On a Saturday night, October 19, 2002, Henry Lanning and Chad Van Dusen, each six foot tall and over two hundred thirty pounds, pulled into Don York's driveway in a borrowed GMC Jimmy. They had an iron pipe and a roll of duct tape and gloves. Lanning got out and approached the house while Van Dusen stayed in the vehicle. York had heard the neighbor's dog barking, so he opened the upstairs window and turned on the outside light. Lanning shouted up that he needed a jump for his vehicle, parked down the road. York, who is a trim man, five foot eight with shoulder-length white hair, did not know Lanning, but when he saw the guy was wearing brand-new gloves he felt something was wrong. He yelled down, "I'm in for the night," told Lanning to jump the car himself with the vehicle he was driving. His house alarm system was already set, but after he closed the window he loaded his shotgun anyway with four cartridges. That night and the next few nights he slept with the shotgun in his bedroom.
Chad Van Dusen was Don York's ex-wife's nephew, and Van Dusen had met Henry Lanning a few days earlier at the home of a mutual friend. Both men were absconders from their parole. In Van Dusen's words, they both needed to "hit a lick," which was to say they needed to make some money fast. However, the men gave up on York that night and went home, according to Van Dusen, who later pled guilty to conspiracy to commit armed robbery. According to the prosecution and key witnesses, Lanning returned alone three nights later with some rope and a busted-off tree branch the length and thickness of a baseball bat, hid in the trees outside York's house, and waited.
Don York was known to be a man who didn't like banks. Anyone who knew him knew he carried, in his pockets, rolls of cash, from which he could peel off as many twenties, fifties, hundreds as he needed. And he was rumored to keep his life savings in his house. Don York has always driven a tow truck, and for twenty-five years he has run his small junkyard just beyond the border of Comstock Township [End Page 288] where he grew up and almost graduated high school in 1967. At York's junkyard you can buy tires, engines, radiators, starters, and alternators for American cars and trucks for less money than you can get them anywhere else. Before he owned the salvage yard, he used to part out cars in his backyard.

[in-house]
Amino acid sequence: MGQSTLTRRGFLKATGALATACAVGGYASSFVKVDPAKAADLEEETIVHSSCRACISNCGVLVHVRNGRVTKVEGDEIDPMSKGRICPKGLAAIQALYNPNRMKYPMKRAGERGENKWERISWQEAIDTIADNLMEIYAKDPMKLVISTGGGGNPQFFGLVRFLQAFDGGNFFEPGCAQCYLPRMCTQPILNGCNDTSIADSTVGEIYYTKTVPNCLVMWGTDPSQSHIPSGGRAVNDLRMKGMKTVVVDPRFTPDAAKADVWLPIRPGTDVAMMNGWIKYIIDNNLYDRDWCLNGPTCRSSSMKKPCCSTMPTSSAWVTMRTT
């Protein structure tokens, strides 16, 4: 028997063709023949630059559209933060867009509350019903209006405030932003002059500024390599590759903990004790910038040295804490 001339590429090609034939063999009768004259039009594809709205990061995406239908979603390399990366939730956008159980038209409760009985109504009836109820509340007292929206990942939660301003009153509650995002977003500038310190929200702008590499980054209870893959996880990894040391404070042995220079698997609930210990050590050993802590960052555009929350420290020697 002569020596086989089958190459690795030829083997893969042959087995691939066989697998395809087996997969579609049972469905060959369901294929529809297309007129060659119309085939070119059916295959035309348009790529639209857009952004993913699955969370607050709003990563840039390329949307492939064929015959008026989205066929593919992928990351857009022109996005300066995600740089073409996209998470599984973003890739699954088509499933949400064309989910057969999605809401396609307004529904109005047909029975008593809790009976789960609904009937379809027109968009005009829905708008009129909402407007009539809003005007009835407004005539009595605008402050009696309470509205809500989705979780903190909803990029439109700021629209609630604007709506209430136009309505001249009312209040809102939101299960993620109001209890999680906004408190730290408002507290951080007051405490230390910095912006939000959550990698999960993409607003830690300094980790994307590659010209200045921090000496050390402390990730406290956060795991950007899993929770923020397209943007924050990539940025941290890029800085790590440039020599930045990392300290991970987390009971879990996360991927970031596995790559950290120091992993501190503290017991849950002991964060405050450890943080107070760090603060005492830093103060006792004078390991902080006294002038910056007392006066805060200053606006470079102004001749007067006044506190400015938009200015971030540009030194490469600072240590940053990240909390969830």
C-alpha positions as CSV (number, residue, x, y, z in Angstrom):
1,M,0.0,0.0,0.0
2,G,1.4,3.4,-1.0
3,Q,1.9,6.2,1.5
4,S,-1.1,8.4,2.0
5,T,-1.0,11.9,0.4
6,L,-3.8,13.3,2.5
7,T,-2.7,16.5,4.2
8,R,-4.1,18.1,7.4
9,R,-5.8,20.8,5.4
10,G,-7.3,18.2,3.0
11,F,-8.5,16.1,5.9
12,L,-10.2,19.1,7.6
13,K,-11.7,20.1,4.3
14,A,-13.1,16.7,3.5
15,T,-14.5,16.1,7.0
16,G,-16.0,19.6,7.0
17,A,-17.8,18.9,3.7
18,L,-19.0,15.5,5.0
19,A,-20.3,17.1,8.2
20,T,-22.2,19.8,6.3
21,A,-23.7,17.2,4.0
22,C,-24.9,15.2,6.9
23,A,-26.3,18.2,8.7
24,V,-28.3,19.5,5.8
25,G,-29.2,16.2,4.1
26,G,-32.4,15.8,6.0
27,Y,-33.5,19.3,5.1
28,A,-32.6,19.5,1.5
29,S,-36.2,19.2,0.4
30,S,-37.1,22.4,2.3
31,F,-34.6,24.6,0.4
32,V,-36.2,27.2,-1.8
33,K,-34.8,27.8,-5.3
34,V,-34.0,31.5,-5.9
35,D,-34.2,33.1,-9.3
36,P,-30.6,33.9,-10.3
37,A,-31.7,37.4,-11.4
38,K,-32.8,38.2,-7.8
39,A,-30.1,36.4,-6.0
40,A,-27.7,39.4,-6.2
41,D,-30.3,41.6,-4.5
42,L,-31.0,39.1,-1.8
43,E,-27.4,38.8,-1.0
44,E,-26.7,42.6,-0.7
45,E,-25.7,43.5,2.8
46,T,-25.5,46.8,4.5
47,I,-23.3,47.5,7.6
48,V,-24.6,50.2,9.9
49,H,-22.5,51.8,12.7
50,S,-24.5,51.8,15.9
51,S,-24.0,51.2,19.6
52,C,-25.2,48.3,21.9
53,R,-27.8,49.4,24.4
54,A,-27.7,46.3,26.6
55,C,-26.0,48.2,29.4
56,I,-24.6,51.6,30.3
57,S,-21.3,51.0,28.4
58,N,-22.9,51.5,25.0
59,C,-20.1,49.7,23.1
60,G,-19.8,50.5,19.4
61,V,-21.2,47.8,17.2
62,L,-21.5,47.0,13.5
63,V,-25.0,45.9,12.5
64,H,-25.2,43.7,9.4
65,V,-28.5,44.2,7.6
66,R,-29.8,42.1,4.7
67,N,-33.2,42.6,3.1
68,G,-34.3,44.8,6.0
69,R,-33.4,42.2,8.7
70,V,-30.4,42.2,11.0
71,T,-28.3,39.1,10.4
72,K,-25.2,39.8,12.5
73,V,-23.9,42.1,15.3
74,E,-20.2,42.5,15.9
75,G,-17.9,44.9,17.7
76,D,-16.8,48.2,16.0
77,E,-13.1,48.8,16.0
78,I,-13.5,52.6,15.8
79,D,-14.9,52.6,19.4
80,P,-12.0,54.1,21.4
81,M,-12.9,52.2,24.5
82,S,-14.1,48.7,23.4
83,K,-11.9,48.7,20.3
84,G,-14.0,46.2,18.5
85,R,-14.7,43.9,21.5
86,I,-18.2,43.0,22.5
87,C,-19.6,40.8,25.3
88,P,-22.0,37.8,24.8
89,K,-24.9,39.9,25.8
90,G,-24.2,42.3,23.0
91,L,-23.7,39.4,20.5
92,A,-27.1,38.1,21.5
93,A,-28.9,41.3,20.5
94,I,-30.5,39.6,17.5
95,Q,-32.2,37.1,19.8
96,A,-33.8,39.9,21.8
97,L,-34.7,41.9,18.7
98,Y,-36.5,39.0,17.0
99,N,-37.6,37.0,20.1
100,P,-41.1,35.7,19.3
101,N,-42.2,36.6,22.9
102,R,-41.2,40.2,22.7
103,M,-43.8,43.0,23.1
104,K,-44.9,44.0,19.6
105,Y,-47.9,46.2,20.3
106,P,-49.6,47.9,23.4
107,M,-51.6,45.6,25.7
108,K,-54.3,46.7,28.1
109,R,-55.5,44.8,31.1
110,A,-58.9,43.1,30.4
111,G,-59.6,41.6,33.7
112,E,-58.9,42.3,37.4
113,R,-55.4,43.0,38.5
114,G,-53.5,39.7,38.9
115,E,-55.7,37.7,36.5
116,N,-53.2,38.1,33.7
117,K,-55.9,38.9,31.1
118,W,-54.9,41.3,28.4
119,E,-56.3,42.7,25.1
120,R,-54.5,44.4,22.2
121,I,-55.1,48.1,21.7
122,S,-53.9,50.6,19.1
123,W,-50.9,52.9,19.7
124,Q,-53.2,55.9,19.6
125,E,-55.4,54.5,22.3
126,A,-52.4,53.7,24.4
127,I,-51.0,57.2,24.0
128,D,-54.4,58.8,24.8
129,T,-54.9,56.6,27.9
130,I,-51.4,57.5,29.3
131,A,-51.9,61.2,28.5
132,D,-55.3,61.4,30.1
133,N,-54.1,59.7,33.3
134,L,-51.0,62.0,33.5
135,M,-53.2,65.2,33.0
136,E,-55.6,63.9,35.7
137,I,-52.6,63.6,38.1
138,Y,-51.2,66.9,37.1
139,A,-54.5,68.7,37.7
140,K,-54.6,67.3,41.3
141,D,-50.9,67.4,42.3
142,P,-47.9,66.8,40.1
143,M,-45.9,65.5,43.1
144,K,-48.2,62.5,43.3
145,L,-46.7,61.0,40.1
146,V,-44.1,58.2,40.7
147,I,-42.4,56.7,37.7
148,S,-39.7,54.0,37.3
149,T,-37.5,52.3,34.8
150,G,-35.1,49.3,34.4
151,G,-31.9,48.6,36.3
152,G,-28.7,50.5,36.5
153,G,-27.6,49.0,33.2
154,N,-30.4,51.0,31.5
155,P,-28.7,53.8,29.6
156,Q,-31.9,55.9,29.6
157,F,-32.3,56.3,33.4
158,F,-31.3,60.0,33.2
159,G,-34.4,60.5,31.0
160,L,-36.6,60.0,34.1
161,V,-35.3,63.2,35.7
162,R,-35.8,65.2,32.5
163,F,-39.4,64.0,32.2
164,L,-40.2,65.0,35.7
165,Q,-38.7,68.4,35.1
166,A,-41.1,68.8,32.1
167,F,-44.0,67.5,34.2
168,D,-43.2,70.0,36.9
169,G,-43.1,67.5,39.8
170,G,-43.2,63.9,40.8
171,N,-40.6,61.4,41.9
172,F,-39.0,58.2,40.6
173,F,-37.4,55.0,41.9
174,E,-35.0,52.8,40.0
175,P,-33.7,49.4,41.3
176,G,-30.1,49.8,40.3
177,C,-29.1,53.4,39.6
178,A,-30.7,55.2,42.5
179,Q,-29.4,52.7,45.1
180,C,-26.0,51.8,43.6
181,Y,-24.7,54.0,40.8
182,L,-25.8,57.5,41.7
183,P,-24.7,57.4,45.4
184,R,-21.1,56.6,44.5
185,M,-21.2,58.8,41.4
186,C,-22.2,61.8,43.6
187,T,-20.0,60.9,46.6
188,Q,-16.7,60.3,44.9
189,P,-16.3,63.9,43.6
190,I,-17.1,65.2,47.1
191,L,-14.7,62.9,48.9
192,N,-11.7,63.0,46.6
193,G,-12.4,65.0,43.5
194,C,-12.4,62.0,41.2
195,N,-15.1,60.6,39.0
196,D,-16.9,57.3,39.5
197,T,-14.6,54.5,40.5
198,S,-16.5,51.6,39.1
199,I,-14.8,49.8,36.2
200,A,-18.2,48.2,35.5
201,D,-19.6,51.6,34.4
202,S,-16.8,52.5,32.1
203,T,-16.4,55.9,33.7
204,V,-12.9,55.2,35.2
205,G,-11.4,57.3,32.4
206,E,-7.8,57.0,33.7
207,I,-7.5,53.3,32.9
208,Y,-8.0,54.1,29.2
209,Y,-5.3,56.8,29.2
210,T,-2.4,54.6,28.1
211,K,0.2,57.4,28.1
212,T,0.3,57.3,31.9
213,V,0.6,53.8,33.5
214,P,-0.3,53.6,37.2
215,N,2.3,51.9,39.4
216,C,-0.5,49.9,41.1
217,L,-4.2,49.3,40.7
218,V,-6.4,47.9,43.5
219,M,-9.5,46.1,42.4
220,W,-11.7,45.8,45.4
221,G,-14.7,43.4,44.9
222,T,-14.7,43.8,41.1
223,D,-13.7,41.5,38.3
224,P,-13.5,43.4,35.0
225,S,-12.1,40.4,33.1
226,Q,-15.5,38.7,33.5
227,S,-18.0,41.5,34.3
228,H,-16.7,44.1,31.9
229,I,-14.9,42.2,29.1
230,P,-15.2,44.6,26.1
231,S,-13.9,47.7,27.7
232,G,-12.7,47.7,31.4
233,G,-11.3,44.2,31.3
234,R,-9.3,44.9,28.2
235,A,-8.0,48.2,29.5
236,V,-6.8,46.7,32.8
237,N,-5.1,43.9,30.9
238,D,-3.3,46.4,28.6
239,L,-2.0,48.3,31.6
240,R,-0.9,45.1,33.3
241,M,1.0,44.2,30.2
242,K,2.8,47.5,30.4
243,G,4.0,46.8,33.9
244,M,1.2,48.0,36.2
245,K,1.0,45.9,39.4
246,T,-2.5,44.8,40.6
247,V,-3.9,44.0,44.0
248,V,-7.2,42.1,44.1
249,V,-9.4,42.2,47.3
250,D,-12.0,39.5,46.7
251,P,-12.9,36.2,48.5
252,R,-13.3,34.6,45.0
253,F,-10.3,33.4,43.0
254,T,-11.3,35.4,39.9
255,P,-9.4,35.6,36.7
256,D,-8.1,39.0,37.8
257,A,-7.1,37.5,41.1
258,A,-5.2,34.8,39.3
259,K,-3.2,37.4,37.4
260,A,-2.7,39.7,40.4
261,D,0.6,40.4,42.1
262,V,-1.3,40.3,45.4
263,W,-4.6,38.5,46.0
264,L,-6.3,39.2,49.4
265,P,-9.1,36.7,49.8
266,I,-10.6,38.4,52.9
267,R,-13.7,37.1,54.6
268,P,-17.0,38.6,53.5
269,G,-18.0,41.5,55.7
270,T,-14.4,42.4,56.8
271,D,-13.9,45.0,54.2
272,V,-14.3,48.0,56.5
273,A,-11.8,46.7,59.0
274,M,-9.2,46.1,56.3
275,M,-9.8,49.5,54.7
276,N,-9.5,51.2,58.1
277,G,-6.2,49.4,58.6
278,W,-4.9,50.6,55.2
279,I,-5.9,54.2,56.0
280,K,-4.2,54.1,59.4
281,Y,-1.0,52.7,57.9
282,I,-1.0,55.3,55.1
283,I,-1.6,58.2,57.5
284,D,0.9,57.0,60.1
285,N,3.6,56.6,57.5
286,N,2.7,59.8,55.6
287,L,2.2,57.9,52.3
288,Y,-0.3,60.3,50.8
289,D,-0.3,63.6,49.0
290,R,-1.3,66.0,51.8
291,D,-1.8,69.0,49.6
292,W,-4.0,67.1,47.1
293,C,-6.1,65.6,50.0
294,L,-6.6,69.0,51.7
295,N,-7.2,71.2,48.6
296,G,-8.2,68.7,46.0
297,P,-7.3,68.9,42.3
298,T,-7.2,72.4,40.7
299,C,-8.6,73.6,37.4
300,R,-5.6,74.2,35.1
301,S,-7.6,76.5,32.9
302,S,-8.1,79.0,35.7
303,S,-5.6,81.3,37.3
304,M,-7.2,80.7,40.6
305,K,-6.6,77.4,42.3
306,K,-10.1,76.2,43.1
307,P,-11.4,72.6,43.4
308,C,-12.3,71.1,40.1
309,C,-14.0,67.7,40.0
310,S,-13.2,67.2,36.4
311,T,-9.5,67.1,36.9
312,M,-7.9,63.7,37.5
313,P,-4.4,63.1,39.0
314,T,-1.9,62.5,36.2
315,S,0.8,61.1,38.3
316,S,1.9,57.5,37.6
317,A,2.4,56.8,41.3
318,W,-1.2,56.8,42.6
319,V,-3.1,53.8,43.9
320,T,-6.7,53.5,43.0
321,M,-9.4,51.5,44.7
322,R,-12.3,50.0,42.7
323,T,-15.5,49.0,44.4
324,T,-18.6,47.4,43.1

On the following Tuesday night, October twenty-second, at about eight o'clock, York pulled in the driveway, shone his bright lights on his front door so he could see to unlock it, turned off his alarm, then went back out to his wrecker to get the pizza he'd picked up for dinner. The next thing he remembers is waking up in the hospital three weeks later.
John Weaver, York's cousin, also from Comstock, works at York's salvage yard, and he often pats his front pocket, checking the position of his pistol, a .357 Magnum with a smooth top that doesn't catch on his jeans; he's inclined to remind customers it's there. In winter, you can sometimes find Weaver sitting in front of the woodstove with his arms crossed, wearing a Kentucky Fried Chicken baseball cap or a Dale Earnhardt cap above his wire frame glasses, and if you come in, he asks you what the hell you want. If you want to buy a tire, he'll use his machine to take the old one off your rim for two bucks and put another one on for another two bucks, and he might call you a fool or some variation on that theme. He recently referred to Henry Lanning as "that doofus motherfucker." Weaver says he has to be tough to deal with the kind of people who come into the salvage shop. "Half...